UK DONOR EGG PROGRAMME FAQ

General:

May I request additional pictures or additional profile information on a donor?

You may certainly ask the recipient liaisons to communicate with the donor to see if they would be willing to furnish additional pictures and information.

How often are donors updated on the website?

Donors are generally uploaded once to twice per week. As new donors are screened and deemed eligible, they are added to the database, in addition to repeat donors being approved for a subsequent donation.

What is the difference between a repeat donor and a first-time donor?

First-time donors are women that have never undergone an egg donation, however they have undergone a thorough medical and psychological evaluation and been approved to donate.

Repeat donors are women who have undergone a prior egg donation and were approved to donate again. Approximately 61 percent of egg donors will go on to complete a repeat donation.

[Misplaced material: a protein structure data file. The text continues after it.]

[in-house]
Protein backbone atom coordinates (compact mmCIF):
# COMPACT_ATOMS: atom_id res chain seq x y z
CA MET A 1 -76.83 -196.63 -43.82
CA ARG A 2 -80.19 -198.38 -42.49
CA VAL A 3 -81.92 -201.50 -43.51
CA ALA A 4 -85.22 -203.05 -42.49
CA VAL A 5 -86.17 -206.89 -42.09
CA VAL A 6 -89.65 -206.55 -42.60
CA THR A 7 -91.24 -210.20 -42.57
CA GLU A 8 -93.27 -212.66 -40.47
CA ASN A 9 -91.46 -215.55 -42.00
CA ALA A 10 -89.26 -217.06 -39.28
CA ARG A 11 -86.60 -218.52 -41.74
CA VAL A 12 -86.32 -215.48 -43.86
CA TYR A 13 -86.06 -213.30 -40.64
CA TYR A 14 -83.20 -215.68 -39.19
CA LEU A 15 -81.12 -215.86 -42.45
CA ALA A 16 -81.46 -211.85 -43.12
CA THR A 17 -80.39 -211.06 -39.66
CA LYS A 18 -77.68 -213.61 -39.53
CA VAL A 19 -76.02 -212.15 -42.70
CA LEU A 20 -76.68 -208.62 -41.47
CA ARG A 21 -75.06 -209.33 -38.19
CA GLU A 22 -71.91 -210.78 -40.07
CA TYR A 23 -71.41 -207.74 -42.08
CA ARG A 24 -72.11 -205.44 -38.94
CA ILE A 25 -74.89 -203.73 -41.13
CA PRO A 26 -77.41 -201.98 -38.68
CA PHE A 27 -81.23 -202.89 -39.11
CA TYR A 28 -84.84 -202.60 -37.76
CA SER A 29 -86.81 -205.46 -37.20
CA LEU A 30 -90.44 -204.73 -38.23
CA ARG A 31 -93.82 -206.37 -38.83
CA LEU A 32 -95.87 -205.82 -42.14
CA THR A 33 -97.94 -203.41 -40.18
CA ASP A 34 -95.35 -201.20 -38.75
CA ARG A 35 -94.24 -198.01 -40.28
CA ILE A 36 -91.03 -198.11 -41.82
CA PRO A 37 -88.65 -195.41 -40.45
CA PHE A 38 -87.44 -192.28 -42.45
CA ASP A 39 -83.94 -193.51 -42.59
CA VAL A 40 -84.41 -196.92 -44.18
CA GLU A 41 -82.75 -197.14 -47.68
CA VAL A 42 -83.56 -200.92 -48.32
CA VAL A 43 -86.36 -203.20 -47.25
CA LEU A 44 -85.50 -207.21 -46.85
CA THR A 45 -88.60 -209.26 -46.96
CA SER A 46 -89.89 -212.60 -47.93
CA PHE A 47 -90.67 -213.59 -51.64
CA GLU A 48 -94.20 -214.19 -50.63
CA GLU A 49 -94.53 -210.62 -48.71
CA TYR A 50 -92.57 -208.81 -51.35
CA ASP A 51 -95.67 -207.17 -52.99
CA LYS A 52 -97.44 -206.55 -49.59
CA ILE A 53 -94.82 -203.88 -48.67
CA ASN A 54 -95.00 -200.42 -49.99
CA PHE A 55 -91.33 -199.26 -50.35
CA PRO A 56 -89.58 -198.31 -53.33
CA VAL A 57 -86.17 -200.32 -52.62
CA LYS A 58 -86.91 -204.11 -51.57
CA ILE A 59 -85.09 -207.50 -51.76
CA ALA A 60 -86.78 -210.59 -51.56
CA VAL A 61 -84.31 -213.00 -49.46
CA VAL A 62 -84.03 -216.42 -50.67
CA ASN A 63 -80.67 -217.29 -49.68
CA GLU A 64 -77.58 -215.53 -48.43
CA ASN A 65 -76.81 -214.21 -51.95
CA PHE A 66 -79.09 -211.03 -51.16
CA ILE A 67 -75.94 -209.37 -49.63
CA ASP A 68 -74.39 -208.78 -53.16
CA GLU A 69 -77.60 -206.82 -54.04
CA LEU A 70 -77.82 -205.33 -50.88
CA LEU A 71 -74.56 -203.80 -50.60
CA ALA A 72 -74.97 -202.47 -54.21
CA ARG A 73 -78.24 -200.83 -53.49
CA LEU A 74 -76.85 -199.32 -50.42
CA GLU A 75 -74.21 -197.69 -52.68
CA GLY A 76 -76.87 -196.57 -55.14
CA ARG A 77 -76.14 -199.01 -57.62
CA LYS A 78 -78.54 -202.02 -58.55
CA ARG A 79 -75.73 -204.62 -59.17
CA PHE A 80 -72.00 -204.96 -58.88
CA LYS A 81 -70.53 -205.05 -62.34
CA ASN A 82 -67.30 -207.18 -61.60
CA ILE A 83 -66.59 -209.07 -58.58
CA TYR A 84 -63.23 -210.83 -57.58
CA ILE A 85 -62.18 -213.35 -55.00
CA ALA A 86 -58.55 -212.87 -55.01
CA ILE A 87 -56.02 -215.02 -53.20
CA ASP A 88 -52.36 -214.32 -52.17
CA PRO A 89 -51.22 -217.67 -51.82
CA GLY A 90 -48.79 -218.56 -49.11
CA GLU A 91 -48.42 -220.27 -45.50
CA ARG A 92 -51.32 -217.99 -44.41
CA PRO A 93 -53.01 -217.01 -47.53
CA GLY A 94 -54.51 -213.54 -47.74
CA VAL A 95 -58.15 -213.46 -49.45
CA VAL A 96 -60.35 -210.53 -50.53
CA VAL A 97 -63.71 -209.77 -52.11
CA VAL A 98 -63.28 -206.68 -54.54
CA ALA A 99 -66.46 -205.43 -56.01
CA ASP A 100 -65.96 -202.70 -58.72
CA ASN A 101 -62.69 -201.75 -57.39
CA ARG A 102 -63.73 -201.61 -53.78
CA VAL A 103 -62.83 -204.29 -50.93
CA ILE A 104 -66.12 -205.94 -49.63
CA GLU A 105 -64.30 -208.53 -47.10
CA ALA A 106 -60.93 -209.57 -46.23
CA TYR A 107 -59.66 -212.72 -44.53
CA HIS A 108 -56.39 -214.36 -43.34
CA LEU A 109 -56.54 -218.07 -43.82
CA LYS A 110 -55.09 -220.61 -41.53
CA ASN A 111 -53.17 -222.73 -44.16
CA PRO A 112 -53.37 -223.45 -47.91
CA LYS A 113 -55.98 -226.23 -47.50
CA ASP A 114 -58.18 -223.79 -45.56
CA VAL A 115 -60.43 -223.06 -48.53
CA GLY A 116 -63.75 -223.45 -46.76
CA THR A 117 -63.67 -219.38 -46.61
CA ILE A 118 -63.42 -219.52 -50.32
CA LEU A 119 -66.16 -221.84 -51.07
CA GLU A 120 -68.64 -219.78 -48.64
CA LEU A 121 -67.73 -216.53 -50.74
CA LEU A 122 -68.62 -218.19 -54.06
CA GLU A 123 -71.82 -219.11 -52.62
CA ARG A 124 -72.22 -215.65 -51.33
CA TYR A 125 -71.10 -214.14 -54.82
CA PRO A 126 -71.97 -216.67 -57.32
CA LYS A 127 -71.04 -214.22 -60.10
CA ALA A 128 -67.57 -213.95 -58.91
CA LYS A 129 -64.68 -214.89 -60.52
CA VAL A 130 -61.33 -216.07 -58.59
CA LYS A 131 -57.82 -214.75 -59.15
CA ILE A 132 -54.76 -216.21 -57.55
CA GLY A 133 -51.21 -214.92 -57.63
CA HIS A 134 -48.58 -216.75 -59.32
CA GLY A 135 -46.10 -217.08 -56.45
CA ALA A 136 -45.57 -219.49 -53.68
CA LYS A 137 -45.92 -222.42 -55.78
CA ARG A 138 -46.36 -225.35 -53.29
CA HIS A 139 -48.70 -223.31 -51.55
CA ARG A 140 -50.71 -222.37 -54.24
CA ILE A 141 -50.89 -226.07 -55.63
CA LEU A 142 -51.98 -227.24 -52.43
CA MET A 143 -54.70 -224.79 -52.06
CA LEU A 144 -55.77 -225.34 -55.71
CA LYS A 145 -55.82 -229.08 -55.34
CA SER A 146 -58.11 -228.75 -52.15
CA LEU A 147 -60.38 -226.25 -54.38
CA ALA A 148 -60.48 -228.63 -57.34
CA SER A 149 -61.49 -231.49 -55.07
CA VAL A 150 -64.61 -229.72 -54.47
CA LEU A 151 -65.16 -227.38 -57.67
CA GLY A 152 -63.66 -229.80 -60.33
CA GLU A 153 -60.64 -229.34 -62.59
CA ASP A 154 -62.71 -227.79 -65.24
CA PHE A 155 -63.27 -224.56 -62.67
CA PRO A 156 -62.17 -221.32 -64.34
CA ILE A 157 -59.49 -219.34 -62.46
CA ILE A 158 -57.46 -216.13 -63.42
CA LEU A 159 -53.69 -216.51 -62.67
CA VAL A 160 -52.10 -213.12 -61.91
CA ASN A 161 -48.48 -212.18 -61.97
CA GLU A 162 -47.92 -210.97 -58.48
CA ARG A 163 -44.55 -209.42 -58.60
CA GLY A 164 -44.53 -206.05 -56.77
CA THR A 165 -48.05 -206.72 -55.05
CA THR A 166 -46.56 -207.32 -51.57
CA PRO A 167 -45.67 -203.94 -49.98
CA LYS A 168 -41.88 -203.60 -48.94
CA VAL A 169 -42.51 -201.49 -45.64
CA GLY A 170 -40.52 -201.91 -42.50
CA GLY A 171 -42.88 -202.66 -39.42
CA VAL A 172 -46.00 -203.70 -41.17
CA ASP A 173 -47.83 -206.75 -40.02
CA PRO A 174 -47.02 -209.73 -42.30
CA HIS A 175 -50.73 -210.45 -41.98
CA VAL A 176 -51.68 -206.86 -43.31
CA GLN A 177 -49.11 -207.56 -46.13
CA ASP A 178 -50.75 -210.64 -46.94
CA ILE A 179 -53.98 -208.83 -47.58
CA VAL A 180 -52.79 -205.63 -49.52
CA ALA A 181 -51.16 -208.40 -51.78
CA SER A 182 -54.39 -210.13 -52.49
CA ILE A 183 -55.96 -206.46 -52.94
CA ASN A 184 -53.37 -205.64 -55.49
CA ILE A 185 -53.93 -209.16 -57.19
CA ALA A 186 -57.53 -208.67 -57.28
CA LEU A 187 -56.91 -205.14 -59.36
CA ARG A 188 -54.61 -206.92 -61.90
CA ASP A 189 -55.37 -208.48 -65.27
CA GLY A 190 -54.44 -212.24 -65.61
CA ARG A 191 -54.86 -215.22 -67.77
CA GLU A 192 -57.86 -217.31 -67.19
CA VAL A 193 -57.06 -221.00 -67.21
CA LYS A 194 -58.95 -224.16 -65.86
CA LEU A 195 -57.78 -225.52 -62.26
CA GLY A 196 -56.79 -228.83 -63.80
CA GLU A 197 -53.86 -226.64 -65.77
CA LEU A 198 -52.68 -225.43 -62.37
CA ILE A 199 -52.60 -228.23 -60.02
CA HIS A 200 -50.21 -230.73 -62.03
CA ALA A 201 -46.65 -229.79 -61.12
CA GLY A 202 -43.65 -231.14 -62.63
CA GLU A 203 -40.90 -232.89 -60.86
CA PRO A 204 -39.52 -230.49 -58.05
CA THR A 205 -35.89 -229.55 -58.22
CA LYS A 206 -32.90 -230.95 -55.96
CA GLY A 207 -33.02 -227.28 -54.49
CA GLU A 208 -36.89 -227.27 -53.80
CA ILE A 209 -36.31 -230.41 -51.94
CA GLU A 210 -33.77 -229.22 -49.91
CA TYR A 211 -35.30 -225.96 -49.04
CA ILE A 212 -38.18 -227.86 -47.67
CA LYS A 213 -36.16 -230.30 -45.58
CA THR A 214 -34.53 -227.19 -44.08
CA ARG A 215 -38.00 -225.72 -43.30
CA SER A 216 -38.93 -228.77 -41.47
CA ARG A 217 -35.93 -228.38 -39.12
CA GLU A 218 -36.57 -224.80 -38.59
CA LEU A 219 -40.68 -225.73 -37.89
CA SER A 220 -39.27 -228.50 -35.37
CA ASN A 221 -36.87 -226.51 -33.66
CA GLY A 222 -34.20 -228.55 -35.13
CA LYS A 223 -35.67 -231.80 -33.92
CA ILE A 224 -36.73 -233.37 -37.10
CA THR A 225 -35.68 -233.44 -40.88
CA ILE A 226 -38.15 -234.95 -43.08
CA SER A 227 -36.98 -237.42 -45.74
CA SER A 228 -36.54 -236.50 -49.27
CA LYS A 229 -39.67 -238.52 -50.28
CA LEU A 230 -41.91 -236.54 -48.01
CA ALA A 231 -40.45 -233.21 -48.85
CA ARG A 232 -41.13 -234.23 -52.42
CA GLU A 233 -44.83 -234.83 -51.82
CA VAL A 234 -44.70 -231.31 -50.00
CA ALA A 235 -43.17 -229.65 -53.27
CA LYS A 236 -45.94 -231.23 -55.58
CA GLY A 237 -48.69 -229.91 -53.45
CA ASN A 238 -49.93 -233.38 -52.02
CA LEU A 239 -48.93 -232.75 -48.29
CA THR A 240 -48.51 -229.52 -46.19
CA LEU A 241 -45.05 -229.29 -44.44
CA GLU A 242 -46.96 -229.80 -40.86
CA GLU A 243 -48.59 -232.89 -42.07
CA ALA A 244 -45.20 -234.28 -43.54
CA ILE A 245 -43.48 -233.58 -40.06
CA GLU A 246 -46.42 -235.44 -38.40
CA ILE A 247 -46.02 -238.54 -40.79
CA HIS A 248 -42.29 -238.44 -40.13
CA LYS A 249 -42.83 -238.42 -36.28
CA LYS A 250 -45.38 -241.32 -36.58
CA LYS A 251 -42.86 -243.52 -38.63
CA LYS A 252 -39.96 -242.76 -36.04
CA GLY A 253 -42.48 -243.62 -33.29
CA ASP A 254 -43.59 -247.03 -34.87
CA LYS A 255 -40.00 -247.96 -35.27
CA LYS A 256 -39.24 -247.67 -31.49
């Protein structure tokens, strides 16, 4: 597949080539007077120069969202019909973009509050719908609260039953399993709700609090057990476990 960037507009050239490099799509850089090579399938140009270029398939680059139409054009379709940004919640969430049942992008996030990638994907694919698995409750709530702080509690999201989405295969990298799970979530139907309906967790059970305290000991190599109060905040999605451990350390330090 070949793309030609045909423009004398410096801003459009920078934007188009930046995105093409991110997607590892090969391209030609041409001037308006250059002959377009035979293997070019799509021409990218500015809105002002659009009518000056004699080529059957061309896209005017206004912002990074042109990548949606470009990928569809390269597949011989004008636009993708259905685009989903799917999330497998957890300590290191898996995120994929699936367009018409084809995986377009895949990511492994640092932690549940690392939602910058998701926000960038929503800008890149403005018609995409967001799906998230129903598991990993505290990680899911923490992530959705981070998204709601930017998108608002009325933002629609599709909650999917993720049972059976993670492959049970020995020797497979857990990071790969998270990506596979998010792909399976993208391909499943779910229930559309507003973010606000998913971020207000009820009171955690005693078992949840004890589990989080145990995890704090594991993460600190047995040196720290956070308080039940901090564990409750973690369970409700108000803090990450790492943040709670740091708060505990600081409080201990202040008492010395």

We encourage patients to match with a donor who meets their criteria, and not focus on the donor being a new or repeat donor. All repeat donors were a first time donor at some point!

Do I need to disclose that I used donated eggs?

This is an individual choice and one only you can decide. When meeting with one of the mental health providers as part of your screening, the topic of disclosure will be discussed. We do highly recommend you discuss that an egg donor was used to your medical team, such as your OB/GYN, and pediatrician, as to ensure proper testing is done, and to have an accurate medical history for both you and your child(ren).

 

Financial: